Monday, February 04, 2013

Charlie Davis: Voting fraud is not a mythical issue

(In his latest report, Rep. Charlie Davis, R-Webb City, explains his stance in favor of photo voter ID.)

Unfortunately, in recent years there have been several instances of election voter fraud which have occurred in Missouri. In the 2008 Presidential election, an Illinois man was prosecuted for voting for president in both Missouri and Illinois and ACORN workers were charged and convicted of election fraud in Kansas City. Voter fraud is not a mythical issue. Our State has a long history of voter fraud, especially in the urban centers. The U.S. Supreme Court, in its majority opinion upholding Indiana’s voter identification law a few years ago, recognized that flagrant examples of voter fraud are real and can affect the outcome of a close election. If we continue to let this problem go unchecked, our election process could be threatened and legitimate voters can be disenfranchised.

Elections are the lifeblood of democracy, and the reality that some individuals endeavor to cast multiple ballots threatens the promise of “One Man One Vote”. For this reason, it is our duty as members of the Missouri House of Representatives to protect the integrity of our elections and the sacred principles on which they are based. Because of our desire to safeguard your vote, the Elections Committee of the Missouri House of Representatives is currently considering legislation that is designed to protect your vote by requiring photo identification at the polls. House Bill 48 and House Joint Resolution 5, whose primary sponsor is Representative Tony Dugger, District 141, and House Bill 216, sponsored by Stanley Cox, District 52, if approved, will require that voter present a photo identification in order to vote on election day.

Photo identification is required to open a bank account, buy Sudafed, rent a movie or board a commercial airplane. It seems reasonable to me to require that same level of identification when a citizen casts a vote. These measures are designed to protect Missourian’s fundamental right to vote. Our current law relating to voter identification is very weak and is subject to manipulation by the dishonest few who cheat in elections.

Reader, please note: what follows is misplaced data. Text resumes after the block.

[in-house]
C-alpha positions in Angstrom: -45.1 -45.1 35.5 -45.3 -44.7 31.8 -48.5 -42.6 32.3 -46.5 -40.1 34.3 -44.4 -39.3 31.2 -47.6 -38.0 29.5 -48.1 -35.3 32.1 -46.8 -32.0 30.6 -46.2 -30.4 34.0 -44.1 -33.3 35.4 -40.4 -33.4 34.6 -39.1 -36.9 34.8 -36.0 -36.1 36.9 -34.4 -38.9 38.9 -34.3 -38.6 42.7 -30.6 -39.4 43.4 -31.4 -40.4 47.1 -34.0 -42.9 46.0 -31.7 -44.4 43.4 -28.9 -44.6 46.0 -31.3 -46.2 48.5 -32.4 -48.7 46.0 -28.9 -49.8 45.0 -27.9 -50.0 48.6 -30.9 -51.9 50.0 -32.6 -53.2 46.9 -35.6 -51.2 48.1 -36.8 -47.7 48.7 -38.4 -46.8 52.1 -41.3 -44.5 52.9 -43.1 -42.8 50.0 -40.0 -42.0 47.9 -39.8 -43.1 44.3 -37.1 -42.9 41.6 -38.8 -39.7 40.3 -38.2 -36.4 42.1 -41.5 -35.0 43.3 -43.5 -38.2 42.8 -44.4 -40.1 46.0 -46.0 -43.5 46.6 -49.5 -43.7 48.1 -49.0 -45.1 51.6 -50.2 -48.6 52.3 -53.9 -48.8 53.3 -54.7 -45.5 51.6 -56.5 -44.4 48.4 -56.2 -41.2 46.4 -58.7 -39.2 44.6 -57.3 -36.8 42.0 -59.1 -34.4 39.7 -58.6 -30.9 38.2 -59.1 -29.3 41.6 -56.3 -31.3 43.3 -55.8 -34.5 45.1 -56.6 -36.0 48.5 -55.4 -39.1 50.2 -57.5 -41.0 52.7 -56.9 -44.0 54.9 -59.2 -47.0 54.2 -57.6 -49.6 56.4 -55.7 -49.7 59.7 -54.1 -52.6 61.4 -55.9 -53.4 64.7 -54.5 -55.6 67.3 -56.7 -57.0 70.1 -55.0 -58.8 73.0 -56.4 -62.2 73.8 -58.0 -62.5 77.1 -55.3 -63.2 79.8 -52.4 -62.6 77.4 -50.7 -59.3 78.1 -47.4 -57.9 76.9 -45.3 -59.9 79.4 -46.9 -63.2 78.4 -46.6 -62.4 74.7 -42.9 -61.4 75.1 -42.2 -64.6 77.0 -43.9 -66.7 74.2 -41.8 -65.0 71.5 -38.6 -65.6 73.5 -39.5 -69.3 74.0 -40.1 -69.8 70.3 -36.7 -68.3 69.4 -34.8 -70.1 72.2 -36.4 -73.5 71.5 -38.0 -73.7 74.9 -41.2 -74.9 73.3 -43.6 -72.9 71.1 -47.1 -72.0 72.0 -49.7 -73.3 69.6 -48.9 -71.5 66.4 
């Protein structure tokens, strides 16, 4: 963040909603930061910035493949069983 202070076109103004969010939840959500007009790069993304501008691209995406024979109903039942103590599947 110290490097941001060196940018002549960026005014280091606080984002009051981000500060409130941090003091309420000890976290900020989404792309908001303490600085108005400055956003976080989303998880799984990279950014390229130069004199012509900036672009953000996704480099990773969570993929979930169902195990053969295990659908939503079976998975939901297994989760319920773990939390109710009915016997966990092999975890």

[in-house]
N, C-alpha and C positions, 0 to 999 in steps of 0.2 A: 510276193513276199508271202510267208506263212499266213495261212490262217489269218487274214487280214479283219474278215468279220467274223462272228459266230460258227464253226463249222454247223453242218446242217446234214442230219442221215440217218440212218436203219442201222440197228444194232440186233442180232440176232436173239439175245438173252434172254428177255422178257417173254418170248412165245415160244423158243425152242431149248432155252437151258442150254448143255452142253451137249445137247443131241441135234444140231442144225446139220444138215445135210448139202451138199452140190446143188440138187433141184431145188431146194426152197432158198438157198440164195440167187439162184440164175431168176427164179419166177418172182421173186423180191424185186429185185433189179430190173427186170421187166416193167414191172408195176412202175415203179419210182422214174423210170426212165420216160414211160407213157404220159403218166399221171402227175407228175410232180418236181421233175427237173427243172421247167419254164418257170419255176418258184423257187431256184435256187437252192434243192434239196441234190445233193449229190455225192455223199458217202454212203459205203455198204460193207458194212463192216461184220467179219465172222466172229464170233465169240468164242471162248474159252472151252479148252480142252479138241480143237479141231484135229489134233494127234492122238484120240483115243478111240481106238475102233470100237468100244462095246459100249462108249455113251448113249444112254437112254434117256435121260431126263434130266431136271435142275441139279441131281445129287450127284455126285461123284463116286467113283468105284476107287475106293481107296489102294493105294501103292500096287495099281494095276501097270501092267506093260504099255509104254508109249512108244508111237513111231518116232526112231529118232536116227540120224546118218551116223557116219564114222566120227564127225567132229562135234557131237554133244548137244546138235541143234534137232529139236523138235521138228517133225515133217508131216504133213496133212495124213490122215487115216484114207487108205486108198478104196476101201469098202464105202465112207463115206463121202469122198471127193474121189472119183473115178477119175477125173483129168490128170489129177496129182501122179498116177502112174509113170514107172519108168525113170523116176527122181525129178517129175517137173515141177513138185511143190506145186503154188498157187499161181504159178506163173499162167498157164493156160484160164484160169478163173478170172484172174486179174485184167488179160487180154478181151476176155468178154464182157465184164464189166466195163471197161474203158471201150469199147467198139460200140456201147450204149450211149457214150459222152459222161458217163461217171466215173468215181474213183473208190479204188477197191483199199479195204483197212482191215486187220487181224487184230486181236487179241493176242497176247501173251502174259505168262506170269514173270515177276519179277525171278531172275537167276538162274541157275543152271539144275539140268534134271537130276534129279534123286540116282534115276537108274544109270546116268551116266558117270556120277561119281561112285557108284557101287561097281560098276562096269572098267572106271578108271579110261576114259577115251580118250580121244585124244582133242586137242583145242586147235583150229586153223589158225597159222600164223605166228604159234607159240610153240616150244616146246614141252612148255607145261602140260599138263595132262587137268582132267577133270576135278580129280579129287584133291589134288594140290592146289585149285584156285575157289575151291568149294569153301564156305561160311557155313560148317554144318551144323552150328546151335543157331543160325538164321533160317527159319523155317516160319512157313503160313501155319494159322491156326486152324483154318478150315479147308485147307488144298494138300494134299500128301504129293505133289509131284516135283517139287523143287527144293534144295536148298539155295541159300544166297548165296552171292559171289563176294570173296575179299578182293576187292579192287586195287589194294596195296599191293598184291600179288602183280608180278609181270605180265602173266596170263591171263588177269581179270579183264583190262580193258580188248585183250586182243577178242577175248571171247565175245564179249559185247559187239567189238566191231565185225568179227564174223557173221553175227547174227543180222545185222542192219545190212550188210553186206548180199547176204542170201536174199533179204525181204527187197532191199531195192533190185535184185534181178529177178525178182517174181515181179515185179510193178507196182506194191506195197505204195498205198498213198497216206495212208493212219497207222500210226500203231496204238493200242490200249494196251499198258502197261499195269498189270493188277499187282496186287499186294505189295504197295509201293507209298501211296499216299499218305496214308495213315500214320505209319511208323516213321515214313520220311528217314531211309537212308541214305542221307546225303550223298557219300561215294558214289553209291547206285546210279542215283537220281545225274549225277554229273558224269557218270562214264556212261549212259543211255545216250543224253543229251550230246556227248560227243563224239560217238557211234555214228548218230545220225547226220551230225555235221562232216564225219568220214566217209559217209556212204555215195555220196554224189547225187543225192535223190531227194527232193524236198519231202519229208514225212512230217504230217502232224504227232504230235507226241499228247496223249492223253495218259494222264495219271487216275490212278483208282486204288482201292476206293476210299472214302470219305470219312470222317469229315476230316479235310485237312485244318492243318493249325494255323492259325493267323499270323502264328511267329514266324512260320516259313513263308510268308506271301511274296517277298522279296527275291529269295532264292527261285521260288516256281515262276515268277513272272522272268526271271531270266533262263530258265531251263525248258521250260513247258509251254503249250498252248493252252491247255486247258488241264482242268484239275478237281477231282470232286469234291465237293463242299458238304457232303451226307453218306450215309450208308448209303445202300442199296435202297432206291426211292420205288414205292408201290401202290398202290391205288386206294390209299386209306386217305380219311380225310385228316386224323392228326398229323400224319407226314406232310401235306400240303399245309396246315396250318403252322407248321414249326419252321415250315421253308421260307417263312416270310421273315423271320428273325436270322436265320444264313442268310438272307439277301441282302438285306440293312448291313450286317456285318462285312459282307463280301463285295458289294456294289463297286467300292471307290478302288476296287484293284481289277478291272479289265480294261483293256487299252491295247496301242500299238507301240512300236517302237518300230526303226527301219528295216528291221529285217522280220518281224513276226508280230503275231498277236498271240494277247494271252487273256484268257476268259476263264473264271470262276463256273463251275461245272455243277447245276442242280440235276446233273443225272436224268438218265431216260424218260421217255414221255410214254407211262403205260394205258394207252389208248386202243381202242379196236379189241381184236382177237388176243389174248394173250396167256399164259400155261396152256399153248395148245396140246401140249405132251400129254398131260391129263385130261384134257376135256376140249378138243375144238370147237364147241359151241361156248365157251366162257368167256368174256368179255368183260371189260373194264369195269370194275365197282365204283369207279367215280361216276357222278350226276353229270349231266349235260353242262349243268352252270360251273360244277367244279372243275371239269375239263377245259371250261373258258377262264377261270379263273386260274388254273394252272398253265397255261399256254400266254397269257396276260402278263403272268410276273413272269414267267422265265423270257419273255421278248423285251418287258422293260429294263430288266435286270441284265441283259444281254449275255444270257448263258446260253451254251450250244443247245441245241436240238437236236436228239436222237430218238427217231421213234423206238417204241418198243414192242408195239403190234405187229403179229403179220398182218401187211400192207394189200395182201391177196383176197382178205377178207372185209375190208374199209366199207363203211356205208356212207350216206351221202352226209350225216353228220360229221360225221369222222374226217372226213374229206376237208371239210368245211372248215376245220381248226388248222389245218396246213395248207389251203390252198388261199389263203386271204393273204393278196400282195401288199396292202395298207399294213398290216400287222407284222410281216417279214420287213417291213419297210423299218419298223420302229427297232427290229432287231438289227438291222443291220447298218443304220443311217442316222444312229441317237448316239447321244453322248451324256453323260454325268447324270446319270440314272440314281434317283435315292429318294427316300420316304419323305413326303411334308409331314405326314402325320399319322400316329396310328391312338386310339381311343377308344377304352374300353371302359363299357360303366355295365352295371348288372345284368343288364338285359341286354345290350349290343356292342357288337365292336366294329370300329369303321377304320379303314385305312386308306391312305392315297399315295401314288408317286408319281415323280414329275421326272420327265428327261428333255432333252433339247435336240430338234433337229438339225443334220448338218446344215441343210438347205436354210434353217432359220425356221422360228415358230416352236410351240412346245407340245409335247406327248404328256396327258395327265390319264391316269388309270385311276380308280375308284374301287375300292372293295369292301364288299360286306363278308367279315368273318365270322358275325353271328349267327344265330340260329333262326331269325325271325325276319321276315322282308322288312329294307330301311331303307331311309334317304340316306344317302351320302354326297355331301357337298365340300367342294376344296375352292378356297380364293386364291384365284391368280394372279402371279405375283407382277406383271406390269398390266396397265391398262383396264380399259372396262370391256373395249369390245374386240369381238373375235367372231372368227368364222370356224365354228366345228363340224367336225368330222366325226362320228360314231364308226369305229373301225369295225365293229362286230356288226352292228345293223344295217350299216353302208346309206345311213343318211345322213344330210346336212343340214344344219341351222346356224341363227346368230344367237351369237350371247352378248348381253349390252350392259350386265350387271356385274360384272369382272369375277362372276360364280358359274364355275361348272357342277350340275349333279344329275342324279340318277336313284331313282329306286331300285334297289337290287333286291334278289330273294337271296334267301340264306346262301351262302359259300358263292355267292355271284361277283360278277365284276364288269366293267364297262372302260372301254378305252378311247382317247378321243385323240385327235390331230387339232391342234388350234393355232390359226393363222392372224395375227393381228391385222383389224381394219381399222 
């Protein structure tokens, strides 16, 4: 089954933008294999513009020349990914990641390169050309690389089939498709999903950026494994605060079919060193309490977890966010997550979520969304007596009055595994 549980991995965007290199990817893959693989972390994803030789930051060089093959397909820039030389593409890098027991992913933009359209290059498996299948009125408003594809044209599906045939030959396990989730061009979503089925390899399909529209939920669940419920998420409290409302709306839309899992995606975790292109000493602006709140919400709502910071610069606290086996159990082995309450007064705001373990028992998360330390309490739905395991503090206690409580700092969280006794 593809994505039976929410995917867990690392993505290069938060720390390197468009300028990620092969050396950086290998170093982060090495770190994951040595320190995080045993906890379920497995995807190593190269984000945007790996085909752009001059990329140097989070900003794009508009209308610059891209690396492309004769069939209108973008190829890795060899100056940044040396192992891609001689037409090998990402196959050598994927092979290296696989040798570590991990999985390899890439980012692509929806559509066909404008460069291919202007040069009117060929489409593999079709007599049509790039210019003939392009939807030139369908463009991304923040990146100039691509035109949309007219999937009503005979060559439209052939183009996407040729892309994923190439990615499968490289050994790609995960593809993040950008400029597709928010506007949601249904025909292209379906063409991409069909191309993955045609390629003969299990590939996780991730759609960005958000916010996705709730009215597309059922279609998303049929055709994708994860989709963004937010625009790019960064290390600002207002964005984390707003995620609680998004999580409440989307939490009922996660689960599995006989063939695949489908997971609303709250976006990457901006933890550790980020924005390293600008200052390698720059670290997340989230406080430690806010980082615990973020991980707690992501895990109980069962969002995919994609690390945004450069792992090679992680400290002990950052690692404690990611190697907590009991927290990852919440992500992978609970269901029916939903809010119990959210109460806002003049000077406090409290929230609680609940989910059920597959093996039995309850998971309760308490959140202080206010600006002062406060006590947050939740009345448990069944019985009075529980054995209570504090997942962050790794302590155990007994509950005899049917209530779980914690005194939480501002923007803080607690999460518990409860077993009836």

Critics of this legislation to mandate photo ID argue that requiring voters to show a photo ID will suppress the vote of the elderly, minorities and poor citizens, keeping them from the polls. They say that these groups are less likely to have photo identification, and it is more difficult for them to obtain it.
In an effort to alleviate these concerns, this legislation allows all citizens without the proper photo identification to obtain a non-driver’s license free of charge from the State at their local license bureau. It also exempts the elderly, some of whom were born before birth certificates were readily available. However, if the voter cannot afford to pay for the documentation required to obtain an ID, they can still vote by casting a provisional ballot which will be counted once the election authority verifies that the voter is who they claim to be. These bills are designed to protect our electoral process by denying ineligible voters the opportunity to cheat and at the same time ensuring that all eligible people are allowed to vote.

A couple years ago Governor Nixon vetoed legislation very similar to House Bill 48 and House Bill 216. If this legislation passes this year, I predict another veto and a likely veto override. Because of a Missouri Supreme Court decision several years ago, these statutes will not go into effect until Missouri voters approve an amendment to the Missouri Constitution which would be considered by voters in 2014. This is the reason that the legislature is considering the House Joint Resolution 5.

1 comment:

Anonymous said...

Randy: I believe the ACORN folks were charged with voter registration fraud--make up names to turn in for more $$--That's different than voter fraud.

Election officials have many things in place to automatically catch voter registration fraud-and it does not affect elections like voter fraud ostensibly could.

In other words, requiring a voter photo ID would have no affect on attempts at voter registration fraud.